Spb Diary is my one “can’t live without it” piece of software. It completely replaces Pocket Outlook, and with a few enhancements could almost eliminate my need for other third party software. Yes, it’s that good! Only a small number of products have been able to earn the special PocketGoddess “Perfect 10″ Award, and Spb Diary has now joined that elite group. It’s hard to believe that a full license only costs $14.95; in my personal opinion Spb Diary is worth more than twice the price. It’s compatible with Pocket PC 2002 and higher devices, including Windows Mobile 5.0. Get it now at the Spb Software House web site.

A Perfect 10!

Spb Weather

This is a handy little application for weather buffs and frequent travelers alike. The idea is quite simple–always keep up-to-date weather information on your handheld so that you’ll know what to expect. After installation tap on the Spb Weather icon and you’ll find a series of tabs that allow you to set all of the options and preferences. The Cities tab is first, where you add the cities for which you want to get weather information. The process is painless and quick; just tap on the Add icon and select the country, state, and city. The database is extensive, but if you don’t find your city you can always add it by selecting the Custom menu at the bottom left corner. This option requires a bit more work, because you have to know the code that identifies that location on Weather.com or Intellicast, but it is nice to know that you’re not left “out in the cold” if you don’t live in a major metropolitan area. Once you pick the cities, you can choose which ones appear on the Today screen, which is a handy feature if you travel often–you can add all of your frequently-visited cities at once, but only show one or two in order to save room on the Today screen.

Spb Weather

The next tab allows you to customize how things look on the Today screen; this is where you choose the number of forecast days you want to see, the number of cities, and the skin that you want to use to customize the look of the display. I prefer the multiline display; it’s compact but you can see all the info you need at a glance. (If you like the way things look on the screenshot to the right, be sure to download the free Spb Line Unitheme from the Spb web site.) The Units tab is self-explanatory; simply choose whether you want Fahrenheit or Celsius temperatures, etc. The Sync tab is where you choose how often you want the weather data to be updated, and whether you prefer automatic or manual updates. Finally the Stats tab lets you see how much bandwidth you’re using to keep the forecasts updated.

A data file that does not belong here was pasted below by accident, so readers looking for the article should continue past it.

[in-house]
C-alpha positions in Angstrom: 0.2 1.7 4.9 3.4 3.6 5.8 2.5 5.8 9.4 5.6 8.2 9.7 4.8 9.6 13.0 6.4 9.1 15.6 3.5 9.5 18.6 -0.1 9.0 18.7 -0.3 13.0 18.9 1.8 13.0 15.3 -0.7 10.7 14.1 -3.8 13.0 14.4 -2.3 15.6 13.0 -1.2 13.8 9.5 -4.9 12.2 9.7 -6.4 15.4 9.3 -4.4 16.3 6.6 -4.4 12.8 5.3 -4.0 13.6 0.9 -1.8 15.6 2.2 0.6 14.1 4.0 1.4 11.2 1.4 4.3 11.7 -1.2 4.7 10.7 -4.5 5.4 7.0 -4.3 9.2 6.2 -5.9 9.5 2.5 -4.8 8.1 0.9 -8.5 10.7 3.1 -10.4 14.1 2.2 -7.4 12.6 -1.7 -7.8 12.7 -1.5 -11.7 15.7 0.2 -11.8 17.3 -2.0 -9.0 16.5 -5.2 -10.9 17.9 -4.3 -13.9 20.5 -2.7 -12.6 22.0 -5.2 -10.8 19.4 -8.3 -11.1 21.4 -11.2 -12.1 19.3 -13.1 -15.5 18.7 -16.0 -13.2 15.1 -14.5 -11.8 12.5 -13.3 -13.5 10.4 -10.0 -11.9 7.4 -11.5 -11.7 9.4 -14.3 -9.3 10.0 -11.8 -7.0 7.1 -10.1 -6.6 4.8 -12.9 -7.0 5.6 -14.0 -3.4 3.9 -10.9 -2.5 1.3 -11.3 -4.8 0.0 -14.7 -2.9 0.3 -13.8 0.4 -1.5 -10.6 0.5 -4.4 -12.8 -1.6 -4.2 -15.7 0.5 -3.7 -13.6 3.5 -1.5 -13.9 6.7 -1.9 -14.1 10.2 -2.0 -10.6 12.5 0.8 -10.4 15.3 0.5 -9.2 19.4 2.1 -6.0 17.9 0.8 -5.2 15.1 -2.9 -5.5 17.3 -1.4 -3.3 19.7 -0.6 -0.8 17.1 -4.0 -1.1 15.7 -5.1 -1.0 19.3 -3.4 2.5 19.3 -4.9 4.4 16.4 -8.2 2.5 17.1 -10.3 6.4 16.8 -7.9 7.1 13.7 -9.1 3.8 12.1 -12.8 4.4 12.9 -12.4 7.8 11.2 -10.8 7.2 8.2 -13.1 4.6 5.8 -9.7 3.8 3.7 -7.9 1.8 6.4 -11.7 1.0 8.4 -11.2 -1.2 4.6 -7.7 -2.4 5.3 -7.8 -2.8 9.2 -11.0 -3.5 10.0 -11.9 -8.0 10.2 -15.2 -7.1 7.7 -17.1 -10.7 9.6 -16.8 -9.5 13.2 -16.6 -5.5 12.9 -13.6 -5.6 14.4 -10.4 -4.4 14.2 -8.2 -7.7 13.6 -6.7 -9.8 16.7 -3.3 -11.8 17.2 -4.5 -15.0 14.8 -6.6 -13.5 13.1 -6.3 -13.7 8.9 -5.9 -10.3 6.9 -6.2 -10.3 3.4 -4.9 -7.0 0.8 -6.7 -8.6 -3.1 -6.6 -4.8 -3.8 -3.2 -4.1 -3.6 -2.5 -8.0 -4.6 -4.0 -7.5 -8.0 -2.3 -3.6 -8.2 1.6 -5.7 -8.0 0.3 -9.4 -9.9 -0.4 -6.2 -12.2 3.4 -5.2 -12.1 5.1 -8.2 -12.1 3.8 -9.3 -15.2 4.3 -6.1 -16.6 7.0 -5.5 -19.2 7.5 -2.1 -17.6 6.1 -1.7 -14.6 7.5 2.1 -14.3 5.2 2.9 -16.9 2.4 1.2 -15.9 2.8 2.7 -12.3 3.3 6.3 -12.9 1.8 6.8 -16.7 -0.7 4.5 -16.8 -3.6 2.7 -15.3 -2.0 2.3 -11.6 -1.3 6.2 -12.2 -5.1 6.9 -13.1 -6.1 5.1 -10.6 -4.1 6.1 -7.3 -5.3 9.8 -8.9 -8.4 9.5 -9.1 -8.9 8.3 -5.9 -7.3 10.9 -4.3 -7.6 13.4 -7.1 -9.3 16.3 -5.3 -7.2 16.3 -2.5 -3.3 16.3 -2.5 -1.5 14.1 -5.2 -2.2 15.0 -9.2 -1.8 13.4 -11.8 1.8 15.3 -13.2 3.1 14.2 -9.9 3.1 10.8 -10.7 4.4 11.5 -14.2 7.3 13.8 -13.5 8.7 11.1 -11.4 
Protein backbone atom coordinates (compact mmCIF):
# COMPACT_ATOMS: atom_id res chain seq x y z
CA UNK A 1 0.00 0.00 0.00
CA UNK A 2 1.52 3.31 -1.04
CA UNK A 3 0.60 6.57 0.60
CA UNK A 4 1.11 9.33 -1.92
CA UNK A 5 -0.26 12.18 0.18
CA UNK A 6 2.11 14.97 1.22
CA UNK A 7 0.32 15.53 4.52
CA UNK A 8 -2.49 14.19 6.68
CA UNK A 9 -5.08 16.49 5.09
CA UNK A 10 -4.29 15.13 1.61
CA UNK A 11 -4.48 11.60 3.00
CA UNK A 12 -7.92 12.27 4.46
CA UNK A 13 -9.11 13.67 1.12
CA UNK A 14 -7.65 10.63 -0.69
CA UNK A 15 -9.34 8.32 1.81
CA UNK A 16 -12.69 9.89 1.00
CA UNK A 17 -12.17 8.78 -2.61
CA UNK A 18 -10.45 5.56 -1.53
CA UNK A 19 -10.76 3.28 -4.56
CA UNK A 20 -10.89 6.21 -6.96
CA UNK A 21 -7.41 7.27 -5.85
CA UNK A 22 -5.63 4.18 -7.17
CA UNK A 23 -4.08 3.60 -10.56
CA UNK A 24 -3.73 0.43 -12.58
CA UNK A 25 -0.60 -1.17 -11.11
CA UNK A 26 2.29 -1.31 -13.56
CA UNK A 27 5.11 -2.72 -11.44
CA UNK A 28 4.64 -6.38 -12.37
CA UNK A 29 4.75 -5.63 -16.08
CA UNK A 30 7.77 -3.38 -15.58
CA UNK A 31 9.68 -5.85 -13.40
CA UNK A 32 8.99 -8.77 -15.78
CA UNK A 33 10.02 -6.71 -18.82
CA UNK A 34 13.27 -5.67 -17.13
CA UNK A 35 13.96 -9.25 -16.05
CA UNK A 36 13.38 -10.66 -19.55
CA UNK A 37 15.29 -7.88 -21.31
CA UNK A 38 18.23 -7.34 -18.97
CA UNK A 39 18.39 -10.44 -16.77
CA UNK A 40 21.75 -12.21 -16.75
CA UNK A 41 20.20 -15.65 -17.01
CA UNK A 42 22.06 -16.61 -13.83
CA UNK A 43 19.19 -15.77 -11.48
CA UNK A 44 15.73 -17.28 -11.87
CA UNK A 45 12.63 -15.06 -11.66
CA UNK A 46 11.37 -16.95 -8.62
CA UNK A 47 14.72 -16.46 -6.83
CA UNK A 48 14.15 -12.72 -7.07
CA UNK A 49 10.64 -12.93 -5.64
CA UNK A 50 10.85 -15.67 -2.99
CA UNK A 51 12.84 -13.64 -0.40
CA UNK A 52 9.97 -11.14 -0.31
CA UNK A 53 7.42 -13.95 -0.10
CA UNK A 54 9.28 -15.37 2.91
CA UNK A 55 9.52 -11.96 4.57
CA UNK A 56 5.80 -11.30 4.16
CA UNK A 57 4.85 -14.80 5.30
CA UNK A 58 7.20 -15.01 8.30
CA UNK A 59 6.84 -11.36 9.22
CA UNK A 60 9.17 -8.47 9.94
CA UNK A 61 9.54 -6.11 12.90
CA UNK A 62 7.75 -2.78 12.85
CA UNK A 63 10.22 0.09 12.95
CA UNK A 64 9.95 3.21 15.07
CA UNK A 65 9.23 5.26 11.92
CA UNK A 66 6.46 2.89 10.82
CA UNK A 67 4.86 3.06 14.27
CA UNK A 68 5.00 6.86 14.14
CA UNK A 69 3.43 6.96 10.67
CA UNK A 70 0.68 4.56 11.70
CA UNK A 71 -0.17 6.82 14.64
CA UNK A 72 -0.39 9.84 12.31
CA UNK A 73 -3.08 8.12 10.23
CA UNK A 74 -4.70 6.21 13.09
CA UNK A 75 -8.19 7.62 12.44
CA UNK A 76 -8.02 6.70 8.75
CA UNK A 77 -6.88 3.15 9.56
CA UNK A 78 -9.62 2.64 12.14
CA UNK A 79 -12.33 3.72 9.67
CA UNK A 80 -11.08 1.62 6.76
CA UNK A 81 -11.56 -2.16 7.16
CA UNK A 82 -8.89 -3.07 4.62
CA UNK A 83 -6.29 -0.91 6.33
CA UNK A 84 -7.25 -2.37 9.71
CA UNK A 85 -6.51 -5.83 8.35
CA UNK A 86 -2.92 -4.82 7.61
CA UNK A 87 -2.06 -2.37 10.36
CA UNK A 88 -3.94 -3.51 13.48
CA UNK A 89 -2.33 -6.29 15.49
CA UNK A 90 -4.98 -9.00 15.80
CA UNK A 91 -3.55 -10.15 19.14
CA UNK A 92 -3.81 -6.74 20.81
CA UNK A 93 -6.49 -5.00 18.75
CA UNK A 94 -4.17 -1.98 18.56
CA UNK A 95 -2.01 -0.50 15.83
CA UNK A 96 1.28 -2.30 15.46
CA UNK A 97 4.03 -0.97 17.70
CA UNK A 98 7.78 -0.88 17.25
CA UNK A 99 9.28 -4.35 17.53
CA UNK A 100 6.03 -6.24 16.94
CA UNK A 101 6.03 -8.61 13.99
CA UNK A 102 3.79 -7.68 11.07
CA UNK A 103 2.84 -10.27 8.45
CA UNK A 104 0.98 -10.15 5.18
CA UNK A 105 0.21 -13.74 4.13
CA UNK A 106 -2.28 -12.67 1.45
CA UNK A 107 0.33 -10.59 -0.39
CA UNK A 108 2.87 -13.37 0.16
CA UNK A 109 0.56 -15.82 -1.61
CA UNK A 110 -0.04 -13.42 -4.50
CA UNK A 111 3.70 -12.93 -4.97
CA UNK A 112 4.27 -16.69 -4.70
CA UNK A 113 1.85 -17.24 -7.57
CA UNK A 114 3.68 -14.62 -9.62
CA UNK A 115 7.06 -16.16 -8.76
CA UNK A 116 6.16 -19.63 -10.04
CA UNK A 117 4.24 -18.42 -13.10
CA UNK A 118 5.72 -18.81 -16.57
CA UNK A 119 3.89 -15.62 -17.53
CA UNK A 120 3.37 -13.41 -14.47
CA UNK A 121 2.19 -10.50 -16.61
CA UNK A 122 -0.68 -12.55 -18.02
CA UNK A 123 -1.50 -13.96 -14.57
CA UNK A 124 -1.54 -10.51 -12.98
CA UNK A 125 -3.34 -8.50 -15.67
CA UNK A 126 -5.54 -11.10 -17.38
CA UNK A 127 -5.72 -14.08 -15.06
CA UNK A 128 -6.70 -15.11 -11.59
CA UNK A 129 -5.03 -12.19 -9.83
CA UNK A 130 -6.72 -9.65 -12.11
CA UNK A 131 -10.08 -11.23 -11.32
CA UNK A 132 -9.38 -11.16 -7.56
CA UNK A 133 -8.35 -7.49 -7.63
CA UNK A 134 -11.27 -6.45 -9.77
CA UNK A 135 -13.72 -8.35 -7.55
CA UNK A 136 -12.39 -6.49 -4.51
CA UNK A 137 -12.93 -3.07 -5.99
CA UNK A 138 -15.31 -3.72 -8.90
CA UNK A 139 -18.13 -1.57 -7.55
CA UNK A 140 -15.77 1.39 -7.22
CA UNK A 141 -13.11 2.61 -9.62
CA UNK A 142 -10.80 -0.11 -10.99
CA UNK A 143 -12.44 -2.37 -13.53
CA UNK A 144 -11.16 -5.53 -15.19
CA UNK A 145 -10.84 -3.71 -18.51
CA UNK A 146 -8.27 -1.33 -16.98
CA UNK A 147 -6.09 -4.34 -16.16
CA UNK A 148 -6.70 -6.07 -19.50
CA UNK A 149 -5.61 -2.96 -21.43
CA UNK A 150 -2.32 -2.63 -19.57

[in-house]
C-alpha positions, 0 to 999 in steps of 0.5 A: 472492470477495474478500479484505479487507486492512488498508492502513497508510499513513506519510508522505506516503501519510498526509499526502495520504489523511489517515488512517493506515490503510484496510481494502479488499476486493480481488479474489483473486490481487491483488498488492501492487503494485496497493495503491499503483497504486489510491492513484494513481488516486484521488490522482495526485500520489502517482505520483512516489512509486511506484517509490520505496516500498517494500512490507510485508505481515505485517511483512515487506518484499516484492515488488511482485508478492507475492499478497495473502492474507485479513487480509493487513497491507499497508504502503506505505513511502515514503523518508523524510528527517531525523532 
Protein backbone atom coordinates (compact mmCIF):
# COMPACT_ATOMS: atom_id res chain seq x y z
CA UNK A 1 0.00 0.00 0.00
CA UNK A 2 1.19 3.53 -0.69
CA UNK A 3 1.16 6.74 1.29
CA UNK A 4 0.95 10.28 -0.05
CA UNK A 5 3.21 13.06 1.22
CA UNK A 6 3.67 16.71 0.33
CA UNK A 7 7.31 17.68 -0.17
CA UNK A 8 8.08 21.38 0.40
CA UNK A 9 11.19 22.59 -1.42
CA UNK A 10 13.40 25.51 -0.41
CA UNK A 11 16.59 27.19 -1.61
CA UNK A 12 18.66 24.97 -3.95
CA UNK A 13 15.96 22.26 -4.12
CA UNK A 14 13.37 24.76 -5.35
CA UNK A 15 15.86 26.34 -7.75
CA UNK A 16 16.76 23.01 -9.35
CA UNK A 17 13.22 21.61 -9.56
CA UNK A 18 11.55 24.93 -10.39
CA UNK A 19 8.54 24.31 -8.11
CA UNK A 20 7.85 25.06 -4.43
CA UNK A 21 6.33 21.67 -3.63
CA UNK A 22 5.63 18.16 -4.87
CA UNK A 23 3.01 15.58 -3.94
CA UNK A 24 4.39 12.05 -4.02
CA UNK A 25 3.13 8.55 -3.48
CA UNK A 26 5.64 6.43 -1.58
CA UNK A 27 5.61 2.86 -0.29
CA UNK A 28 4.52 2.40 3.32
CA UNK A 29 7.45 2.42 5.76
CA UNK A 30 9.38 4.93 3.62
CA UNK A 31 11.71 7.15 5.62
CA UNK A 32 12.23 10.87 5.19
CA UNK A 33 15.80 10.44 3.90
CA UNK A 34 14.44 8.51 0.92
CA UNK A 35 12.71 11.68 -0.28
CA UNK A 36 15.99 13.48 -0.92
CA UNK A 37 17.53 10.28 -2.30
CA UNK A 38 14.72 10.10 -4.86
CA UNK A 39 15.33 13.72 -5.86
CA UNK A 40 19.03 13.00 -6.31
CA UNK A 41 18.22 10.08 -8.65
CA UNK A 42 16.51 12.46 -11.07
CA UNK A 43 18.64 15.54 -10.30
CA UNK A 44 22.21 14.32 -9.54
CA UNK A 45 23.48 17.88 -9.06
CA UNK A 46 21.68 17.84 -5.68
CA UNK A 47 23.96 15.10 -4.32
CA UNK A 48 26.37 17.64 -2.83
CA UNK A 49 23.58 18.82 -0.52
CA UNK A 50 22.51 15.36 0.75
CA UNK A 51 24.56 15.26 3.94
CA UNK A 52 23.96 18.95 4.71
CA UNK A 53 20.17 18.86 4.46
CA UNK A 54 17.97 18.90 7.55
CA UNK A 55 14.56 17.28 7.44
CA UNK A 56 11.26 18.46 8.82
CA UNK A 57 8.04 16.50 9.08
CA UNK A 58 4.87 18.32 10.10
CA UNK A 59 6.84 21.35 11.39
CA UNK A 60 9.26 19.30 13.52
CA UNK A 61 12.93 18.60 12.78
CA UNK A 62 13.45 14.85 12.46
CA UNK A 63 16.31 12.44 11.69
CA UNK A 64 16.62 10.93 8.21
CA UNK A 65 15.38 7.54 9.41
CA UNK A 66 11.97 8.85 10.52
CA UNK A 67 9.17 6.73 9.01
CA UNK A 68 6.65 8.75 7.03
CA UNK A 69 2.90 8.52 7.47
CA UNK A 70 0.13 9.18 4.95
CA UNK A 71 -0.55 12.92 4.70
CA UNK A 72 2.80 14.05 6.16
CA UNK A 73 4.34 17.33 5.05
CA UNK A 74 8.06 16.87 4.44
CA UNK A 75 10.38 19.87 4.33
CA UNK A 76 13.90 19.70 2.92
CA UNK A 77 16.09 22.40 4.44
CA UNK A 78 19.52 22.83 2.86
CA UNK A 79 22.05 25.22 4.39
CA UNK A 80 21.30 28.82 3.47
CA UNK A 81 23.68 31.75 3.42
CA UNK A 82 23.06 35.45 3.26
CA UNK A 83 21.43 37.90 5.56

It may sound fairly complicated considering all the options, but it really isn’t. Once you get your cities added, all you really have to do is forget about it. If you choose to have Spb Weather show up on the Today screen, it will use the preferences you set on the various tabs. That’s nice, but if you also have Spb Diary, things really come together. The latest version of Spb Diary is now fully integrated with Spb Weather, and if you have both you’ll notice small weather icons just the right of each date on the calendar tab. That will do if all you want to know is whether or not you need to take your umbrella, but if you want more detailed information just tap on the icon. That will open a pop up window with the full forecast, and if you want to advance to later days just use the arrow keys at the top right corner. Just remember that if you use this feature, the first city on your list is the one that the information is pulled from; thankfully there are buttons on the Cities tab that allow you to easily change the order of the list.

Spb Weather is a handy little utility that makes my life easier. Instead of trying to catch the forecast on the radio or TV, or even just surfing to one of the popular weather web sites, all I have to do is press the power button on my Dell Axim X51v. I can’t think of anything I would like to make it better, but I’m sure that the good folks over at Spb will probably come up with something for future releases. Spb Weather is compatible with Pocket PC 2002 and higher, including Windows Mobile 5.0. You can get a free trial download or purchase the full version for $14.95 at the Spb Software House web site.

5 out of 5